Tourist Falls to Her Death at Glymur Skip to content
glymur tourist death
Photo: Slysavarnafélagið Landsbjörg / ICE‑SAR .

Tourist Falls to Her Death at Glymur

A foreign tourist fell to her death yesterday morning, March 22, at Glymur, a popular waterfall and hiking area in Hvalfjörður.

Glymur is a popular hiking destination, notable as the second-tallest waterfall in Iceland. An accessible day hike during the summer, conditions are very different during the winter, with ice and steep slopes along the gorge making for treacherous going.

According to Morgunblaðið, the woman was on a hike with her partner when she slipped and fell off the edge into the gorge, dying instantly. She was in her 20s.

ICE-SAR stated: “The operation was difficult and demanding, as there was a lot of ice in the gorge, and there were concerns of a collapse over the rescue team. Unfortunately, the woman was dead by the time ICE-SAR arrived.”

In addition to ICE-SAR teams, police were also on the scene.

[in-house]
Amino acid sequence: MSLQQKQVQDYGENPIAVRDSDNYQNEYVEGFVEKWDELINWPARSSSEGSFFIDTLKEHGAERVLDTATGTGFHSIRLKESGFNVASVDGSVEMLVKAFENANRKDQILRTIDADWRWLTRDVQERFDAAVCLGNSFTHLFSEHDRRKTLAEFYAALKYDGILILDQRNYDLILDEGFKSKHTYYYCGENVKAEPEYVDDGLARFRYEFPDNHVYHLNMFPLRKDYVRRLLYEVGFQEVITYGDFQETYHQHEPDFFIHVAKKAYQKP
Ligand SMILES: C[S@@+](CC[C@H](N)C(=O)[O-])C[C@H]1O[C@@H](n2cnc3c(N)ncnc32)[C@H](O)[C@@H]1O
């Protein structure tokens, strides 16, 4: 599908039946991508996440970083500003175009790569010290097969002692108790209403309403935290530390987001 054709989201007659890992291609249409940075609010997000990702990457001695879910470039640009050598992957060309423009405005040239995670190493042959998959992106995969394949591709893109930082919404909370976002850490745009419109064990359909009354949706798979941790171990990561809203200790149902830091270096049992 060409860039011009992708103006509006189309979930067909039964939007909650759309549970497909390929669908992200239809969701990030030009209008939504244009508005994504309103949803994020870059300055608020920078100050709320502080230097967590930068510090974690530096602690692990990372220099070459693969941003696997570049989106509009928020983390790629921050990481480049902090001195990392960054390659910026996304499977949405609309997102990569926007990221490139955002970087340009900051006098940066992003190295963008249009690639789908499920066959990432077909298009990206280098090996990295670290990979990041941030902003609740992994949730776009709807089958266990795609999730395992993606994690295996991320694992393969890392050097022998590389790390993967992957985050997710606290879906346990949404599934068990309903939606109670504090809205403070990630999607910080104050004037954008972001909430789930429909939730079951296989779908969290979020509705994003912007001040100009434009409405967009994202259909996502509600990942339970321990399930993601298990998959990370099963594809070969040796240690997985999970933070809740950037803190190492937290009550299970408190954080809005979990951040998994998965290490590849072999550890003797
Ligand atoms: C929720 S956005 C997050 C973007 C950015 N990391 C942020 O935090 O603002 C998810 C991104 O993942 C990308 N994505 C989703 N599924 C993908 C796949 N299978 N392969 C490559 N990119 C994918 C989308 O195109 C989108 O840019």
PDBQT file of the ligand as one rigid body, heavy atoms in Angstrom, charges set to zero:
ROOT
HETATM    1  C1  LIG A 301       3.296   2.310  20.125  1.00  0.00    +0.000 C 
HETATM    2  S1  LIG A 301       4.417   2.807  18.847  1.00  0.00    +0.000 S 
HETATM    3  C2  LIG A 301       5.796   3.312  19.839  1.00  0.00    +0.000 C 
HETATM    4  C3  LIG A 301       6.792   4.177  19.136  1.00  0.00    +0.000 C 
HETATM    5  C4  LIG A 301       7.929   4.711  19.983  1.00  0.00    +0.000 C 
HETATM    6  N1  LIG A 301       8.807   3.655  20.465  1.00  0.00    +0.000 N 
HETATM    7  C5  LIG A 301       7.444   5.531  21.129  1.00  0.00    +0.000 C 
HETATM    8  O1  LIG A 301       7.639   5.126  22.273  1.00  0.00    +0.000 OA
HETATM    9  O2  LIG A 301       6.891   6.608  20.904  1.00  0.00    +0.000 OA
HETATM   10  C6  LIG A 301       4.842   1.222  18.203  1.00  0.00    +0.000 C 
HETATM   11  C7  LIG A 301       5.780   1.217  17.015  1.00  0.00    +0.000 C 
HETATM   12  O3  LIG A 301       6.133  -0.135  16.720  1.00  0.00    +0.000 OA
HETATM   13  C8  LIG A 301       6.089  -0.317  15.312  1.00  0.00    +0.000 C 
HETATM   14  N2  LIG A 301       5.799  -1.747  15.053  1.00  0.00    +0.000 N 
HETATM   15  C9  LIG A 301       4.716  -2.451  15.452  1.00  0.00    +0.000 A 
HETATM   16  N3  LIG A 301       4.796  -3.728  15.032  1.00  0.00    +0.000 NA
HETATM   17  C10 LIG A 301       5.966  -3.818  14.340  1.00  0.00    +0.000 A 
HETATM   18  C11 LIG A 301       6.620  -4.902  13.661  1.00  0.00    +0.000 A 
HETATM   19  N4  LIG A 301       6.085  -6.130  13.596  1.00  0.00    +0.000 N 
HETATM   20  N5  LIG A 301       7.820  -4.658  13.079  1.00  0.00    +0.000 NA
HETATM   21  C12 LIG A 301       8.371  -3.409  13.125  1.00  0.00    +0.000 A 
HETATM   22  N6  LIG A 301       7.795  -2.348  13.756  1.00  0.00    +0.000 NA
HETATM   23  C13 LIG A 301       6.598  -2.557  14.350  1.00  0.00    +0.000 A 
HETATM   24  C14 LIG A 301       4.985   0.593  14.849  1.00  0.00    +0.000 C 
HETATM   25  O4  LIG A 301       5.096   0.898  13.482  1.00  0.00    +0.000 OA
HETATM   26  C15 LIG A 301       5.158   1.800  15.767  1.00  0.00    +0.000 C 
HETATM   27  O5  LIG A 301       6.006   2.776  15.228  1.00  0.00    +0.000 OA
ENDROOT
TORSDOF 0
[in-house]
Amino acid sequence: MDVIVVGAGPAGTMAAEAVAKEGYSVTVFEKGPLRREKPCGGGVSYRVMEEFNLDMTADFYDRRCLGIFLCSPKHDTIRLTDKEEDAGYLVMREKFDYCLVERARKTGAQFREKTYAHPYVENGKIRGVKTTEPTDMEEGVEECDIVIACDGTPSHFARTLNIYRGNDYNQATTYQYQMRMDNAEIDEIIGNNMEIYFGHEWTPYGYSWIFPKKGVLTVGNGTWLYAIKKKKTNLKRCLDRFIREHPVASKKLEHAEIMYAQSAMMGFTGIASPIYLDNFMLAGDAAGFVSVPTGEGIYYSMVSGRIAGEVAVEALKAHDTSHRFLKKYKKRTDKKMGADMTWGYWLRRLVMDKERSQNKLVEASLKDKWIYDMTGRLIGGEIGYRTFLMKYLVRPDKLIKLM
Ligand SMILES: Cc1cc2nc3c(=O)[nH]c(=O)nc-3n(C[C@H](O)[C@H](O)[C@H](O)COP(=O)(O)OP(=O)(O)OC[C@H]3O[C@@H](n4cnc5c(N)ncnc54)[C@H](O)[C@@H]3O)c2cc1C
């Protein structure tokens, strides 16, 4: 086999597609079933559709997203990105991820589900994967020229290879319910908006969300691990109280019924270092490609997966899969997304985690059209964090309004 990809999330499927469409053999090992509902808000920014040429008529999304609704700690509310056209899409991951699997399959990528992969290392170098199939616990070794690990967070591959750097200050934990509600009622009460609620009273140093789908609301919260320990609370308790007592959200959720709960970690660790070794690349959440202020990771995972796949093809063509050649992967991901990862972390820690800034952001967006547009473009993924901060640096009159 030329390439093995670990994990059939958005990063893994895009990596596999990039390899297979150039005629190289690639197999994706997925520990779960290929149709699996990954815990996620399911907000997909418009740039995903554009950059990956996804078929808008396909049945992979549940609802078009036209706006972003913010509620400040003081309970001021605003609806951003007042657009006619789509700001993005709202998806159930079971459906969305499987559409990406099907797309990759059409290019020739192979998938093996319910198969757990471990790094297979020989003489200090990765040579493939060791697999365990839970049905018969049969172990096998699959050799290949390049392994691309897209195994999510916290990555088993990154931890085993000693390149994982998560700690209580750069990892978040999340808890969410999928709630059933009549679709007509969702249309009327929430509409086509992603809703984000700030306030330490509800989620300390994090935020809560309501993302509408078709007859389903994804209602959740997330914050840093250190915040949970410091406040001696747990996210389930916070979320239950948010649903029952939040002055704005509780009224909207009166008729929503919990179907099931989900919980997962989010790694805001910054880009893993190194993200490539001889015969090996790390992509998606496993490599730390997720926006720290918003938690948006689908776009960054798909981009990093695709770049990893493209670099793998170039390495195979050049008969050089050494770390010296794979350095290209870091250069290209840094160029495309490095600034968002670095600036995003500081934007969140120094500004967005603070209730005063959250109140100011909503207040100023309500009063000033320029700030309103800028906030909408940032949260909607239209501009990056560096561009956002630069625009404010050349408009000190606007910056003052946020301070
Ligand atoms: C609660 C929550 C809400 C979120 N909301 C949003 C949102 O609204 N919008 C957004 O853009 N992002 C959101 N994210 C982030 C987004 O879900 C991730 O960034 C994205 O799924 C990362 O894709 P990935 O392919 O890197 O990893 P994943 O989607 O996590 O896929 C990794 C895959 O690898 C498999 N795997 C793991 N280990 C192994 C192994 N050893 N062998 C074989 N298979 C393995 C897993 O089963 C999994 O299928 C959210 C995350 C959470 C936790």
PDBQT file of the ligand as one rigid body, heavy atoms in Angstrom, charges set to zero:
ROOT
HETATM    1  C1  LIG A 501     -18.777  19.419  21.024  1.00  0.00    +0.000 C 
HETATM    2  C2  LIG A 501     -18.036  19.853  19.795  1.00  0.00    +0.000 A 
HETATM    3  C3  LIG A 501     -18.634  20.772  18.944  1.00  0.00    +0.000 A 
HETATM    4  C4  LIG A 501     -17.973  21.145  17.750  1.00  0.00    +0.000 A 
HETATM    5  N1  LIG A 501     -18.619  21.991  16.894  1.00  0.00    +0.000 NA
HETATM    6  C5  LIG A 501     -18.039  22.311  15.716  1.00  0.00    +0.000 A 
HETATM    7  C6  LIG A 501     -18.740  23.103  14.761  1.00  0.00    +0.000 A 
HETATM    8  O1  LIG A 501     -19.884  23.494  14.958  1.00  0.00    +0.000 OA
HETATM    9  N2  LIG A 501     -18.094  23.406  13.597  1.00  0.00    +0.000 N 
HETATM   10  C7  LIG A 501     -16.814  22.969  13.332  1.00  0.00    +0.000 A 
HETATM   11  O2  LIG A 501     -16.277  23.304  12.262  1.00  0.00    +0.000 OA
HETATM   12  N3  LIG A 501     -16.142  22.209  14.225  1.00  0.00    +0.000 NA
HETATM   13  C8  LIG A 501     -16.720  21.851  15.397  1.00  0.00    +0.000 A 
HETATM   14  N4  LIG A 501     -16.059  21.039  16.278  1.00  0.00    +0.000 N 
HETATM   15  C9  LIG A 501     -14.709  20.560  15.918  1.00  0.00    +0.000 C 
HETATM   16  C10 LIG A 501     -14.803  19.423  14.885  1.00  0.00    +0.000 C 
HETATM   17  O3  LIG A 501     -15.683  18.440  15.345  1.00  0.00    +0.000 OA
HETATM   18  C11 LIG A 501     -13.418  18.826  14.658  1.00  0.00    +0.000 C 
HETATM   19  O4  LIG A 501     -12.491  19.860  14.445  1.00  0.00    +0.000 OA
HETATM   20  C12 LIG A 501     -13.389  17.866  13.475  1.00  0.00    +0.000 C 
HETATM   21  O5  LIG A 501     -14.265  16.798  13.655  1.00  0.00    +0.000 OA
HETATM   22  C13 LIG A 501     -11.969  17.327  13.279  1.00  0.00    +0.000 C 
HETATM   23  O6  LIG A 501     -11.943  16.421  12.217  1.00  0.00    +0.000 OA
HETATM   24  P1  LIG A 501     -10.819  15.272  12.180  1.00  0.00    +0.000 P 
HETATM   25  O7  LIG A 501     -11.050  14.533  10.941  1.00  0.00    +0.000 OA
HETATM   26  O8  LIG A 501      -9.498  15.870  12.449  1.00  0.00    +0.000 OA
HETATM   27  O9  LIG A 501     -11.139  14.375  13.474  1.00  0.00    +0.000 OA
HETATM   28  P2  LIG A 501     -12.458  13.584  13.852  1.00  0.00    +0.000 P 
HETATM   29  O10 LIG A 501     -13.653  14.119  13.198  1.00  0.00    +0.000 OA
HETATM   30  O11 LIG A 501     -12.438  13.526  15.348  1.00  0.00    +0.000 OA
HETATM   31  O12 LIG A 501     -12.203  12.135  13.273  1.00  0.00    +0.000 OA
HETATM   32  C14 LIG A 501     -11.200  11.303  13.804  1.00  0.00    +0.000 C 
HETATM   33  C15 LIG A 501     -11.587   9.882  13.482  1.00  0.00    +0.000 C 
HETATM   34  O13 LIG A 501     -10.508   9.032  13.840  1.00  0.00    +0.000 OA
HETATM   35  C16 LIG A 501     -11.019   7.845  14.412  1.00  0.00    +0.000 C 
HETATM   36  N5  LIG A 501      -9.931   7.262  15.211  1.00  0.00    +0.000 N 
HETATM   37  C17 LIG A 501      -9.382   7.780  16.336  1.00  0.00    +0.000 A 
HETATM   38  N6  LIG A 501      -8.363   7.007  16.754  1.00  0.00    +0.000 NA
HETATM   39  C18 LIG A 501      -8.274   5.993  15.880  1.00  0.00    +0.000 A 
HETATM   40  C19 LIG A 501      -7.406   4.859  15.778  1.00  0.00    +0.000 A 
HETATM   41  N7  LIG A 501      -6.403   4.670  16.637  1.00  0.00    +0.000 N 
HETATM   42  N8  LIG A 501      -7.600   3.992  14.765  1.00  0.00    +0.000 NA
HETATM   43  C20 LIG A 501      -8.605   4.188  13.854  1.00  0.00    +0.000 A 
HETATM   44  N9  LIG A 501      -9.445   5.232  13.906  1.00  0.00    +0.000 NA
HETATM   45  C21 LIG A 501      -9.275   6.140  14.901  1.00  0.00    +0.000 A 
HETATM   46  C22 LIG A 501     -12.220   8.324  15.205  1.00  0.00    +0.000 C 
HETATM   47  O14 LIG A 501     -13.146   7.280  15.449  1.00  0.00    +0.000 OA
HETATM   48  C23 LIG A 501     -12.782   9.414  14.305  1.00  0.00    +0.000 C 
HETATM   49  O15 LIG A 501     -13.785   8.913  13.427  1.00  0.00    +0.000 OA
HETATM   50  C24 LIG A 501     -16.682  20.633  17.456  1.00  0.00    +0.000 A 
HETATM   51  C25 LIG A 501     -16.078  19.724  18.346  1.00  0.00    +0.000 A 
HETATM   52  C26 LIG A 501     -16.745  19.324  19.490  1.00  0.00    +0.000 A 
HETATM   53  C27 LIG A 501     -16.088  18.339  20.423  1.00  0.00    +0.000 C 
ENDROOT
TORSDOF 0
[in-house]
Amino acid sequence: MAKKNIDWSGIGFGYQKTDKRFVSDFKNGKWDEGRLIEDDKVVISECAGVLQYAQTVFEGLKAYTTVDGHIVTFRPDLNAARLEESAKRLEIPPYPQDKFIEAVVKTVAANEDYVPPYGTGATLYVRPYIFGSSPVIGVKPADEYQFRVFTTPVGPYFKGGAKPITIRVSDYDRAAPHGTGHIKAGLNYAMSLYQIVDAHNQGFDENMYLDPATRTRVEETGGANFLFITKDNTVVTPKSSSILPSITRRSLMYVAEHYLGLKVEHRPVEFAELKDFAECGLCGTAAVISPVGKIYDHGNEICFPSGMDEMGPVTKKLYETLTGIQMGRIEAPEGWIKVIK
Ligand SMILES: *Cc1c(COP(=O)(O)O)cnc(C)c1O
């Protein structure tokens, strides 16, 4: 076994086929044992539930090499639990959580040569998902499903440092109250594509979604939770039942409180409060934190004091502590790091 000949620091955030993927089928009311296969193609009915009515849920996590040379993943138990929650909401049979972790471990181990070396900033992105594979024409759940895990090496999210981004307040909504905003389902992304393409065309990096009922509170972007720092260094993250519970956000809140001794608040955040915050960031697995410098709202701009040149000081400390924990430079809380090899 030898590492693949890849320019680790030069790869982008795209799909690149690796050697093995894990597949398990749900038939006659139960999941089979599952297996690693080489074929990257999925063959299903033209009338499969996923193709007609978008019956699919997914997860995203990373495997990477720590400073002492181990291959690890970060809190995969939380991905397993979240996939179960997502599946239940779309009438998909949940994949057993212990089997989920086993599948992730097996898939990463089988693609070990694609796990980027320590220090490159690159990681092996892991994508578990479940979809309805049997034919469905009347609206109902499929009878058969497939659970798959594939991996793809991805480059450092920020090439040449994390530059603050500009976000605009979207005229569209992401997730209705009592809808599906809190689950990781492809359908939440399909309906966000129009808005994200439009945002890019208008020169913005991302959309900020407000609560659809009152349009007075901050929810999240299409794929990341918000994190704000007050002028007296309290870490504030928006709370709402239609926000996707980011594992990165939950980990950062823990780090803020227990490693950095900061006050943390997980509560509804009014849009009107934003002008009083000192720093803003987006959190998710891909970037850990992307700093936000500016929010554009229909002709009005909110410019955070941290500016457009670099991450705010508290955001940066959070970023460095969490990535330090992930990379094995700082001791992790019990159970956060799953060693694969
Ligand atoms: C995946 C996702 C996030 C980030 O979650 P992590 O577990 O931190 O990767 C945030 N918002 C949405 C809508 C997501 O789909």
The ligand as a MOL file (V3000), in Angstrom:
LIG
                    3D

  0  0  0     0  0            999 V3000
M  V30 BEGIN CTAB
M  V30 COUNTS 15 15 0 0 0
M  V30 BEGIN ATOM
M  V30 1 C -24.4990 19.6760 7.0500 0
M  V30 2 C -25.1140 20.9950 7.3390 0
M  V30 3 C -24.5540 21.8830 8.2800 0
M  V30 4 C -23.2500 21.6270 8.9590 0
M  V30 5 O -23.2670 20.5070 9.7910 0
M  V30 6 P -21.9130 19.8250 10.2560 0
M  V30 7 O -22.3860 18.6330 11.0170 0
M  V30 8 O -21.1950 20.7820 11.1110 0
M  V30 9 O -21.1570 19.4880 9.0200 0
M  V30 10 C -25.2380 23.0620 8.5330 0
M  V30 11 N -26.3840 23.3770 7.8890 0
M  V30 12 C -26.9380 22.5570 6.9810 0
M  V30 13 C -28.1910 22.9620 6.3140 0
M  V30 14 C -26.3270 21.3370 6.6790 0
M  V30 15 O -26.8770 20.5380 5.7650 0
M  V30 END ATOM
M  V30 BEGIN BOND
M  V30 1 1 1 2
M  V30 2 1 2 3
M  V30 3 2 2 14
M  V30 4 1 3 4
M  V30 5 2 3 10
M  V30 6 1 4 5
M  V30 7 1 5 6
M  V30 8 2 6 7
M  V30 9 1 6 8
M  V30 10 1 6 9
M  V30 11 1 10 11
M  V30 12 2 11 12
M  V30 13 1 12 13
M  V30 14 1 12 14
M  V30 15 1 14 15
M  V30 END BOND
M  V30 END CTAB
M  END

Fatal Accident on Mt. Kirkjufell

A similar death occurred last fall, when a tourist fell to their death from Mt. Kirkjufell, a popular mountain on the Snæfellsnes peninsula.

The deaths have raised questions about restricting access to these sites and the legality of such restrictions. In Iceland, all land is covered by a “right to wander,” meaning that individuals may pass through areas at will, as long they do not stay overnight or economically exploit it without permission, such as by fishing or hunting.

Regarding the recent accident, Margrét Björk Björnsdóttir, head of communications for the West Iceland Regional Office, stated: “The municipality has been trying to make improvements, but this is a popular hiking trail that needs to be managed better. An application has been made to the municipality’s tourist attractions development fund, but it is a drop in the bucket compared to what needs to be done, because the route is dangerous.”

Previous injuries on the hiking trail to Glymur have included broken legs and sprains, but this is the first recorded death at the waterfall.

 

 

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